Ruffles, Furbelows and Frills
Last month, I took a drive out to the new big box plaza, which was plopped down at the 401 and Division Street intersection. I’m not a huge fan of the King’s Crossing moniker, so I’ll entertain and perhaps use any creative submissions you can come up with instead. Back to the story at hand. The massive mall is home to a Canadian Tire, Mark’s Work Warehouse, Boston Pizza, No Frills, and fashion including: Tommy Hillfiger, Calvin Klein, Puma, and many more (pictures found here). Like it’s counterpart on Gardner’s Road, it’s bound to become a shopping mecca for Kingstonian’s, and visitors from near and afar.
This development is certainly an improvement over the previous landscape, which gave passer’s by the impression that Division Street was one continuous lane of fast food franchises. Although Mr. Horton, the Golden Arches, and a girl named Wendy have been successful in attracting a trickle of hungry travelers off the 401, King’s Crossing will invariably open the flood gates. The spin off for Kingston will result in jobs, convenient shopping for those in the area, increased selection of stores not found elsewhere in the city, and it might even reduce the congestion along Gardner’s Road around the RioCan.
As was the case with the RioCan, many feared that the economic core of Kingston would suffer as a result of increased competition. Additionally, it’s a bit more expensive for a business to rent space downtown. But in the wake of the RioCan, the core has proved to be pretty strong. In fact, the only store I can remember closing is Zellers, which was replaced by a much needed / better looking Shopper’s Drugmart. Further proof of the strength of our downtown, is the addition of new stores including: American Apparel, Minotaur, Urban Outfitters, Ben and Jerry’s and many more.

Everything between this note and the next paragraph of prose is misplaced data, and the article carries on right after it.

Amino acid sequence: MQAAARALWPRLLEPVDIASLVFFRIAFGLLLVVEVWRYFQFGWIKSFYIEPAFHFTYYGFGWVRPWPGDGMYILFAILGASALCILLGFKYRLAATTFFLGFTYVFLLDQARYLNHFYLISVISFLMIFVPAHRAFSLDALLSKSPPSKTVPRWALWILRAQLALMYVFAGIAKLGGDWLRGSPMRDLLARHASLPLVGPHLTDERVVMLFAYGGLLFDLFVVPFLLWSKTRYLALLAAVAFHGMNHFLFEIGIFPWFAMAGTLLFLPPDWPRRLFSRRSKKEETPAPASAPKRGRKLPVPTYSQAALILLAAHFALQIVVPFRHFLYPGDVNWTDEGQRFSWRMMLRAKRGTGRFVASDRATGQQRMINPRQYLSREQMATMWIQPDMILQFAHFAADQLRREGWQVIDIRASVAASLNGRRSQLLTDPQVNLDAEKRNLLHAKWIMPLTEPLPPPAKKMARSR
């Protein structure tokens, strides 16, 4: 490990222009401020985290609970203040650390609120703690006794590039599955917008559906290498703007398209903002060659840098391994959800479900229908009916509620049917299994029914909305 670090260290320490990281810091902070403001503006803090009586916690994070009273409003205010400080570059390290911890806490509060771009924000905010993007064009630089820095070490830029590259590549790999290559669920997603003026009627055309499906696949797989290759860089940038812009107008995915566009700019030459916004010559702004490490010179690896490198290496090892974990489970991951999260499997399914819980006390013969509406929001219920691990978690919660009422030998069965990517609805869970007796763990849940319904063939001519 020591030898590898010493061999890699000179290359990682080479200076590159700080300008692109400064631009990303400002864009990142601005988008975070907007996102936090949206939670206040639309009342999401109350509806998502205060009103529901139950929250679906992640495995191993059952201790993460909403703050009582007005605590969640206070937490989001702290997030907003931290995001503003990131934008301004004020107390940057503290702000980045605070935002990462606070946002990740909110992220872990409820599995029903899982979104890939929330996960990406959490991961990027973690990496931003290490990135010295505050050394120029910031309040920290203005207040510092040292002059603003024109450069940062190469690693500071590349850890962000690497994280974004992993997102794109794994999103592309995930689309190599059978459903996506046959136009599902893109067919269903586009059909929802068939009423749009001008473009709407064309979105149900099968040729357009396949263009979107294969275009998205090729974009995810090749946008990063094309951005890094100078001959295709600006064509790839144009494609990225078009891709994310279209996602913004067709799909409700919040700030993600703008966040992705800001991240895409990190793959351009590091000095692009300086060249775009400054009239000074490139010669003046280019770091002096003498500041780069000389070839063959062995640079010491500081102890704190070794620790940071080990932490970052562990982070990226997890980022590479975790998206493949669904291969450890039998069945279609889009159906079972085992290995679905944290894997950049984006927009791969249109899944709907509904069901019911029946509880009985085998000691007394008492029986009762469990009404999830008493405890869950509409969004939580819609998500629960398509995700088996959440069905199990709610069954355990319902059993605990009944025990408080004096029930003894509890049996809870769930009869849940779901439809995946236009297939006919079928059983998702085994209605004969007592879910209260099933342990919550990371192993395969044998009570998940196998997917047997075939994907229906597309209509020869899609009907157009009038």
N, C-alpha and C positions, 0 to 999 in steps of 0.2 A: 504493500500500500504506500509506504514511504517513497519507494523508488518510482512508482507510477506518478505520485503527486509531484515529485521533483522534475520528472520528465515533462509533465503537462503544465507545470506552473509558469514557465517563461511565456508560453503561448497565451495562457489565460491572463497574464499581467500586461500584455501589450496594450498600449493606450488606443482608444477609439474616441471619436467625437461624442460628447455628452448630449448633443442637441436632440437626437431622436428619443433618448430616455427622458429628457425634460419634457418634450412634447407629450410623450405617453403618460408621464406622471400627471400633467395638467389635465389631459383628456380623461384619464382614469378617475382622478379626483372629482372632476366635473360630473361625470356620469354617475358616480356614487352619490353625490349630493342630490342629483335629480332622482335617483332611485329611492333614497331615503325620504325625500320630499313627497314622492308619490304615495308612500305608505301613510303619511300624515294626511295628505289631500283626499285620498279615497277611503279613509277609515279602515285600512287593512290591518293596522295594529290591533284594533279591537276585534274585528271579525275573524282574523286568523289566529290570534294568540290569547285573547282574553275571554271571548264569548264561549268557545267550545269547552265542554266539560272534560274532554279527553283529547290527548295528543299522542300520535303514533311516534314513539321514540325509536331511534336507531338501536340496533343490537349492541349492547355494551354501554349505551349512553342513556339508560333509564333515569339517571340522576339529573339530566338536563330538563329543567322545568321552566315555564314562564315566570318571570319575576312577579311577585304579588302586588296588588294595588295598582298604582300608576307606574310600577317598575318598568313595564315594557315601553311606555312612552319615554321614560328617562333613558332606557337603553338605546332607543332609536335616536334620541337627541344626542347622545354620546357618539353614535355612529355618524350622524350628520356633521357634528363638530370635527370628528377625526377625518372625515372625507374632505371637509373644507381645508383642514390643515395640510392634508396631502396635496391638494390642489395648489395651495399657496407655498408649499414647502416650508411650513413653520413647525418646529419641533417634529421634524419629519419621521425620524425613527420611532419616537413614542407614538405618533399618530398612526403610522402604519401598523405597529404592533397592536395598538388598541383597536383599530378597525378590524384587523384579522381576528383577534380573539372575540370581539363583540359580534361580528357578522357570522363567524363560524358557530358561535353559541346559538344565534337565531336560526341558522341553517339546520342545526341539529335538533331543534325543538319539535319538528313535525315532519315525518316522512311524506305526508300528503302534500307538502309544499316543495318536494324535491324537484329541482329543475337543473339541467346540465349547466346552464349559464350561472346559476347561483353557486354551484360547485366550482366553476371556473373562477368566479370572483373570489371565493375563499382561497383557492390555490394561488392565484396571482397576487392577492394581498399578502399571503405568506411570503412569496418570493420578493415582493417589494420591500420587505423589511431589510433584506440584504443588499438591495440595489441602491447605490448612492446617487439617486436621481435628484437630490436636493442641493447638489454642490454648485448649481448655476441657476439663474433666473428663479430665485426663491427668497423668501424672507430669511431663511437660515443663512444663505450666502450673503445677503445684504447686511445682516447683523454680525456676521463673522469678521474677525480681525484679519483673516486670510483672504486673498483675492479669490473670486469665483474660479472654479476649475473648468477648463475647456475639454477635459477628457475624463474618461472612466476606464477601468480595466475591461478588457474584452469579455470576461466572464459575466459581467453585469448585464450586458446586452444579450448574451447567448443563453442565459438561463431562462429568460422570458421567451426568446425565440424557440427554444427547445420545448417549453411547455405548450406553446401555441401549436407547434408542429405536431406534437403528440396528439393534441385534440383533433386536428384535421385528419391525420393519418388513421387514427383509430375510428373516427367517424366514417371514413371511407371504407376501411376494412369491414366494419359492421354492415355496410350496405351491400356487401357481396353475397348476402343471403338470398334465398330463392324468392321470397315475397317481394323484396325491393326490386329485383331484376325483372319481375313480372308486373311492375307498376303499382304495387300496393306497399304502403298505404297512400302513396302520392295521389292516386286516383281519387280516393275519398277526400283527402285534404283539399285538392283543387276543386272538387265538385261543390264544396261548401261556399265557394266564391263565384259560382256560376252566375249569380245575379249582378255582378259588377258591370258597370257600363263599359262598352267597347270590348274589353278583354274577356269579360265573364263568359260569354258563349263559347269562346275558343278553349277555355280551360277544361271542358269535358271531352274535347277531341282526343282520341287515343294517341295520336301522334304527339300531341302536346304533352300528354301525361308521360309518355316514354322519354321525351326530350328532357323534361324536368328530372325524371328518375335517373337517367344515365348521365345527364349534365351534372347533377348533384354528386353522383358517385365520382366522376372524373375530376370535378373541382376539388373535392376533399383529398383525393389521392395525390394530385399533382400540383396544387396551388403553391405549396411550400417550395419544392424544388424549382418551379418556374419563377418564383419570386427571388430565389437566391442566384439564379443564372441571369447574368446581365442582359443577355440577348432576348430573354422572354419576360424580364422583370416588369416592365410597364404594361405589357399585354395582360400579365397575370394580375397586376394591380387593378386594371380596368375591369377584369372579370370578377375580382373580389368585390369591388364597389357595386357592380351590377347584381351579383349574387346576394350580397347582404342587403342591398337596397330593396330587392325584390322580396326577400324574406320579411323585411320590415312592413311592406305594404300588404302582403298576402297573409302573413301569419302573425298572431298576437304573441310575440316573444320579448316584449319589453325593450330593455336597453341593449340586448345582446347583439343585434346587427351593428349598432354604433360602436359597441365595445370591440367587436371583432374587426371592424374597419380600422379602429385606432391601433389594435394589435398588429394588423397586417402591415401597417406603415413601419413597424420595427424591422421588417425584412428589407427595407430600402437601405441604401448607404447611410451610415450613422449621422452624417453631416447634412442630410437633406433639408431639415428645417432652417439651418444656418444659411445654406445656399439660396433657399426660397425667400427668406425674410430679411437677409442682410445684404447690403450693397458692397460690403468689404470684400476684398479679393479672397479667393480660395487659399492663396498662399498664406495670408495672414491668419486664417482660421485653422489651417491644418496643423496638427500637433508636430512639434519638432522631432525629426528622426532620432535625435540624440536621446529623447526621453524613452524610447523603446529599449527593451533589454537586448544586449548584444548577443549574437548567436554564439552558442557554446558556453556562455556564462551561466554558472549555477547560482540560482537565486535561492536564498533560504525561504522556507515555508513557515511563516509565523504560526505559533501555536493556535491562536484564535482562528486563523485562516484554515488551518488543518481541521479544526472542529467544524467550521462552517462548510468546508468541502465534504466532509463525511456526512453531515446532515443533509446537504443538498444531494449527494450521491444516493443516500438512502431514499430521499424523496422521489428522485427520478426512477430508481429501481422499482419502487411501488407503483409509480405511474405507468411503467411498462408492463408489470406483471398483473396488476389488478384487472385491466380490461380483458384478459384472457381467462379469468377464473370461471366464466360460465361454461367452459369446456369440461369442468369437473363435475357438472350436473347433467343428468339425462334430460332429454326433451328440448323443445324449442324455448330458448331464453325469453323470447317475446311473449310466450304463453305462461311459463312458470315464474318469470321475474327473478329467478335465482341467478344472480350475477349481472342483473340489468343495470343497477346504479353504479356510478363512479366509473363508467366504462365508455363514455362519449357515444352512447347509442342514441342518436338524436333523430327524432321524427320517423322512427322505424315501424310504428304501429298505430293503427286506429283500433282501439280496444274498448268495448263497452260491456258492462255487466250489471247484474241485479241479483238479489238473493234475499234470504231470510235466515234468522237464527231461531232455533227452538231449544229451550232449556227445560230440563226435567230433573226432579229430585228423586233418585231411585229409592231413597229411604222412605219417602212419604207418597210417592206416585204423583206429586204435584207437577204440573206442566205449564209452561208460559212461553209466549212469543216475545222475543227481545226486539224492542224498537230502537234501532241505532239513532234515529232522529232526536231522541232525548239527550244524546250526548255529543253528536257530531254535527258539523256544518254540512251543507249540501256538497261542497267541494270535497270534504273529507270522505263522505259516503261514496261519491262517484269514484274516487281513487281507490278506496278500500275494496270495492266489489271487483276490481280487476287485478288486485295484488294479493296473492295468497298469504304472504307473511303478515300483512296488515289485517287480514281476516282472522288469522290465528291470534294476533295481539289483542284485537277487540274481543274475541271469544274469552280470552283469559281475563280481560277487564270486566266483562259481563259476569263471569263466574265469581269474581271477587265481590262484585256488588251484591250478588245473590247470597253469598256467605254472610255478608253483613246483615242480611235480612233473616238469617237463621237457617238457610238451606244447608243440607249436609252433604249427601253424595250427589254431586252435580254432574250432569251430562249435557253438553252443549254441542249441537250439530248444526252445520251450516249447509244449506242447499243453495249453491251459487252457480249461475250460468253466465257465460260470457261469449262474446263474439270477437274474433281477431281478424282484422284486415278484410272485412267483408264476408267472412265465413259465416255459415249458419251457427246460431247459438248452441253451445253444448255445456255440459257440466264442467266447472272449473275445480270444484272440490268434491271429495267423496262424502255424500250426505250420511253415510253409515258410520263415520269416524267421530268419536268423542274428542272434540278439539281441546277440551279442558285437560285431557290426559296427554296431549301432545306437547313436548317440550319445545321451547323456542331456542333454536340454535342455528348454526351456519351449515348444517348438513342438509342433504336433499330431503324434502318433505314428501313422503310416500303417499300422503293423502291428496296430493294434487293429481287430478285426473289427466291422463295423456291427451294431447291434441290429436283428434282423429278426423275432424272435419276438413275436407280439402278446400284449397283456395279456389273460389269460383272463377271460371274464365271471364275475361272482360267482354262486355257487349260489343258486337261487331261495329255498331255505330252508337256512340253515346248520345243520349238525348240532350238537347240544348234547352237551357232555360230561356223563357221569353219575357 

That said, King’s Crossing has me a bit worried about our downtown. Already we have learned that the No Frills on Bagot Street (5 blocks NOP), is slated to close due to the fact that it is in desperate need of economically unsound repairs. Although this may not impact you, or your favorite downtown shopping destination, it is going to be a problem for myself and many of my neighbors. As the name implies, the store is unabashedly sans frills, while a majority of the customers do not have the means to afford pricier super markets. Further, many do not have access to transportation, which puts the new No Frills at King’s Crossing out of reach.
Is this an isolated incident, or will development on Kingston’s outskirts hurt the downtown core? I find it hard to believe that the downtown could ever die, with Queen’s, St.Lawrence, RMC, tourists, KRock’ers, Grand Theatre patrons and all the rest. What say you?
9 thoughts on “Ruffles, Furbelows and Frills”
Will development on Kingston’s outskirts hurt the downtown core? One can only hope!
Maybe that giant sucking sound, the sound of our tax dollars being ripped-off for downtown Kingston, will finally cease.
This is an amalgamated city. It’s time to face-it: the party’s over for the bozos downtown.
You want to be a tourist trap? Go ahead, knock yourself out. Not on my dime anymore, please. You want tax money for your effing projects? Get in line, like everybody else.
The downtown has had a bit of a strangle hold on tax dollars for some time, and with the KRC that’s not going to change any time soon. But still, projects outside the downtown don’t come cheap…Invista Centre wasn’t chump change.
I always avoided that No Frills on Bagot Street. I feared my life walking anywhere near there. I always shopped at either Food Basics downtown or A&P downtown. Coming from the Fruit Belt to Food Basics was a bit of a journey on foot but I did it nonetheless. I can see the closure causing an impact on the community near No Frills, but not a major one. If you have to walk another few blocks, you have to walk another few blocks.